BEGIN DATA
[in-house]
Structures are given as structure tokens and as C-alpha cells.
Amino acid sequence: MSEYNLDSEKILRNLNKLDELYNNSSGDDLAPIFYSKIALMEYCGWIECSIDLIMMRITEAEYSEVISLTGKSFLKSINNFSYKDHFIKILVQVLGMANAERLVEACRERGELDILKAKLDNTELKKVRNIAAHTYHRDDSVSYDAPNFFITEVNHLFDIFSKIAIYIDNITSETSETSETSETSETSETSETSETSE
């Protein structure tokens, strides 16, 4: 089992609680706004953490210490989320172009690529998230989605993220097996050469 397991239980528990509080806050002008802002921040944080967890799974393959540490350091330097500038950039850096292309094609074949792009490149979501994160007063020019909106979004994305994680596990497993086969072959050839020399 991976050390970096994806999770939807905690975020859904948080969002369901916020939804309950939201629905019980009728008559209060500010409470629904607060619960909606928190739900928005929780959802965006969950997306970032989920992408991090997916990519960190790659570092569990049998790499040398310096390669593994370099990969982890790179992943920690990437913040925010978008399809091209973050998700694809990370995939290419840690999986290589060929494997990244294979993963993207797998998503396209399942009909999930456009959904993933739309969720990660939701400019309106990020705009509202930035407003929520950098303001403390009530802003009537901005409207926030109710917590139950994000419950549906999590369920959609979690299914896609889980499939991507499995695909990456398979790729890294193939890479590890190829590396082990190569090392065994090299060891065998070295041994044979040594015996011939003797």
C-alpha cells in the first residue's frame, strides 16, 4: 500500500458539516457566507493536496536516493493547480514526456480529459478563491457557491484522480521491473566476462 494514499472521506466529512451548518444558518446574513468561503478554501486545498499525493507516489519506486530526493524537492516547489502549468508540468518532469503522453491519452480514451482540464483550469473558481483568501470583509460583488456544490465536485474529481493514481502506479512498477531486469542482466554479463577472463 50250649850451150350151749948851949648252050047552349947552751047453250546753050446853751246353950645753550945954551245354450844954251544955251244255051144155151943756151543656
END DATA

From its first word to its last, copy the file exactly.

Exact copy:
[in-house]
Structures are given as structure tokens and as C-alpha cells.
Amino acid sequence: MSEYNLDSEKILRNLNKLDELYNNSSGDDLAPIFYSKIALMEYCGWIECSIDLIMMRITEAEYSEVISLTGKSFLKSINNFSYKDHFIKILVQVLGMANAERLVEACRERGELDILKAKLDNTELKKVRNIAAHTYHRDDSVSYDAPNFFITEVNHLFDIFSKIAIYIDNITSETSETSETSETSETSETSETSETSE
């Protein structure tokens, strides 16, 4: 089992609680706004953490210490989320172009690529998230989605993220097996050469 397991239980528990509080806050002008802002921040944080967890799974393959540490350091330097500038950039850096292309094609074949792009490149979501994160007063020019909106979004994305994680596990497993086969072959050839020399 991976050390970096994806999770939807905690975020859904948080969002369901916020939804309950939201629905019980009728008559209060500010409470629904607060619960909606928190739900928005929780959802965006969950997306970032989920992408991090997916990519960190790659570092569990049998790499040398310096390669593994370099990969982890790179992943920690990437913040925010978008399809091209973050998700694809990370995939290419840690999986290589060929494997990244294979993963993207797998998503396209399942009909999930456009959904993933739309969720990660939701400019309106990020705009509202930035407003929520950098303001403390009530802003009537901005409207926030109710917590139950994000419950549906999590369920959609979690299914896609889980499939991507499995695909990456398979790729890294193939890479590890190829590396082990190569090392065994090299060891065998070295041994044979040594015996011939003797």
C-alpha cells in the first residue's frame, strides 16, 4: 500500500458539516457566507493536496536516493493547480514526456480529459478563491457557491484522480521491473566476462 494514499472521506466529512451548518444558518446574513468561503478554501486545498499525493507516489519506486530526493524537492516547489502549468508540468518532469503522453491519452480514451482540464483550469473558481483568501470583509460583488456544490465536485474529481493514481502506479512498477531486469542482466554479463577472463 50250649850451150350151749948851949648252050047552349947552751047453250546753050446853751246353950645753550945954551245354450844954251544955251244255051144155151943756151543656